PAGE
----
— As the building progresses, it gradually becomes more covered, with polycarbonate sheets providing shelter and an environment for growing food inside. Below the main structure, smaller timber cabins are positioned along the pathways that intersect the building. These provide spaces for child day care, cultivation and nutritional learning. Learning facilities interact with cooking areas where production and consumption are then merged to allow for a transparency of where the food we eat is being grown.

Although my implementation of productive landscapes starts at a local scale, the goal is to develop a productive and continual urban city network of ethical food production. At the largest scale, it should include a new social network of open spaces throughout the urban fabric, that foster greater food citizenship, increase community cohesion, engage individuals with agriculture and nature by creating a visible and mental connection to food, putting agriculture back into our cities and minds.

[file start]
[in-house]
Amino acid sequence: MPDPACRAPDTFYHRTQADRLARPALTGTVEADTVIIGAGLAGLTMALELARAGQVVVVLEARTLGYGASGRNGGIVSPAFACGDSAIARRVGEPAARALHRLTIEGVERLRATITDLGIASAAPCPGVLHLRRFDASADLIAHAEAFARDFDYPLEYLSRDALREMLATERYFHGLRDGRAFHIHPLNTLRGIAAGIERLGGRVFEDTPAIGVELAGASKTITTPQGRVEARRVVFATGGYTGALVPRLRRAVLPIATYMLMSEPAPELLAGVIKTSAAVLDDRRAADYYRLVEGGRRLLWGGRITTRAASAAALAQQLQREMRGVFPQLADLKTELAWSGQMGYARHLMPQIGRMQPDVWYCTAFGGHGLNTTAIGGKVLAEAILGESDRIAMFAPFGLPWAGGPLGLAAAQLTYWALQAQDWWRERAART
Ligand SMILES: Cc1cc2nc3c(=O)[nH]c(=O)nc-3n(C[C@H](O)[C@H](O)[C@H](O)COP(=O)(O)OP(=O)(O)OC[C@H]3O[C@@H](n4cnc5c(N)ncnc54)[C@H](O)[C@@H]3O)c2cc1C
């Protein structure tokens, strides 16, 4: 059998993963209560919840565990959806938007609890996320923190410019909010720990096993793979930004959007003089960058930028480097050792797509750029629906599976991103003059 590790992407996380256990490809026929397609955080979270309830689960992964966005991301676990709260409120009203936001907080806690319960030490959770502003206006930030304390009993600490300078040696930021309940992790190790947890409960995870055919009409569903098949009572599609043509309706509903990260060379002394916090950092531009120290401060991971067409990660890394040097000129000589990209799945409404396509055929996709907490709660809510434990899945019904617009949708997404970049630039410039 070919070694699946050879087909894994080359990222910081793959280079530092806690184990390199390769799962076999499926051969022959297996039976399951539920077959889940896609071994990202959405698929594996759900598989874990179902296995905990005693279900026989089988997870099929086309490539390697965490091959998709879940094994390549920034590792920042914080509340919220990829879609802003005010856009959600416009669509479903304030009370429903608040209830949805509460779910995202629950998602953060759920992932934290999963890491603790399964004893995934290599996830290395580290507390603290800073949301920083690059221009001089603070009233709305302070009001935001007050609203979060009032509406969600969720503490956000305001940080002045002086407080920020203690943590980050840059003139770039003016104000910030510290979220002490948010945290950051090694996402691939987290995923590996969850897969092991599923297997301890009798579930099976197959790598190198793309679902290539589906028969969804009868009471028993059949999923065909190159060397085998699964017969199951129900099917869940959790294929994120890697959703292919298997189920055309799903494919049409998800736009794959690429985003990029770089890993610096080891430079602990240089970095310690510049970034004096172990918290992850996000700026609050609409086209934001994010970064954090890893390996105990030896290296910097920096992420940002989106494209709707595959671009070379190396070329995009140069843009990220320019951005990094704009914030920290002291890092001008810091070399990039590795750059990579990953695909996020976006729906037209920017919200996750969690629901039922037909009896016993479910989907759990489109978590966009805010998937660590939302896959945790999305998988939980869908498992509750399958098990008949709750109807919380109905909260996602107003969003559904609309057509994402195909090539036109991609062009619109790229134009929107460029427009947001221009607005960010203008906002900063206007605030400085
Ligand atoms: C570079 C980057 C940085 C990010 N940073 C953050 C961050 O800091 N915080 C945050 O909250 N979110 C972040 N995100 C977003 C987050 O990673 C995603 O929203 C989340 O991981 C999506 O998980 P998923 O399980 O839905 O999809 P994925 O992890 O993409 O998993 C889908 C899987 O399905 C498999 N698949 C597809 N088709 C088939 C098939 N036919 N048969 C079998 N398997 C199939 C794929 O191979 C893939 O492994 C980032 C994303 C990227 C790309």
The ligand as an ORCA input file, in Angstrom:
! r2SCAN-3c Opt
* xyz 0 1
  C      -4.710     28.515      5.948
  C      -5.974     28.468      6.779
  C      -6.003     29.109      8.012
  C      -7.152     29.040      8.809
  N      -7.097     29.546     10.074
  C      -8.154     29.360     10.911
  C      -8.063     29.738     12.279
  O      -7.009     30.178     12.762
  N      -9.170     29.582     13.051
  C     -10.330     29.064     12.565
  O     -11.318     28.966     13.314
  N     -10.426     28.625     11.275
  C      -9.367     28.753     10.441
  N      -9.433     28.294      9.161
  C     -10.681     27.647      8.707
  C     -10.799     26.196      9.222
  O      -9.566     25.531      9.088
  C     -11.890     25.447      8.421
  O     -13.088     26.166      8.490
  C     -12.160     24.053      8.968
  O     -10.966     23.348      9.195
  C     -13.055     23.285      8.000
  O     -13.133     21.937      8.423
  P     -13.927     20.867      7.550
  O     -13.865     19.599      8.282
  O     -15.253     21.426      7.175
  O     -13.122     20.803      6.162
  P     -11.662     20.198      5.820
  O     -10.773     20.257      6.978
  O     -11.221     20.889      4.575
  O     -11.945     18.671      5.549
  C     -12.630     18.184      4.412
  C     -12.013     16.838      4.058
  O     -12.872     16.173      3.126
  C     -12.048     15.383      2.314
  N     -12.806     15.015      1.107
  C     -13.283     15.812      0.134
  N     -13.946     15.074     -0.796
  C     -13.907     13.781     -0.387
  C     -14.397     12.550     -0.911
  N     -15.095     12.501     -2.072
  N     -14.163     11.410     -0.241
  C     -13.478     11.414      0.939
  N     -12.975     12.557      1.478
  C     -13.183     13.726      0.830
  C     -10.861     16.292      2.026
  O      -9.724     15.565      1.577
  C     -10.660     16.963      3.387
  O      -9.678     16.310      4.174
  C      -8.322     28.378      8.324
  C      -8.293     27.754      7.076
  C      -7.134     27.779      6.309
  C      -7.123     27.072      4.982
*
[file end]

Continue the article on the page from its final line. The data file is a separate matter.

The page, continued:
Healthcare, nutrition, social welfare and skill building are all tackled within one initiative that at its core was designed around resisting platform capitalism and challenging the class struggle that gig work exacerbates.

This new system will not only be beneficial to our diets and the climate, but it also allows for a transparency to know where our food is coming from and support local economies, by undoing the commodification of food, where we all become growers and producers, the class struggle can be rewritten and chefs and food workers will not be exploited.

The important tasks of our time; reversing climate change, increasing natural habitat, creating a healthy food system are now part of the architectural profession. This project not only tries to engage with these current issues but could also be a test site for initiatives to take place across our urban areas, where the role of the architect is not only in building and designing but is also a provocateur for policy change.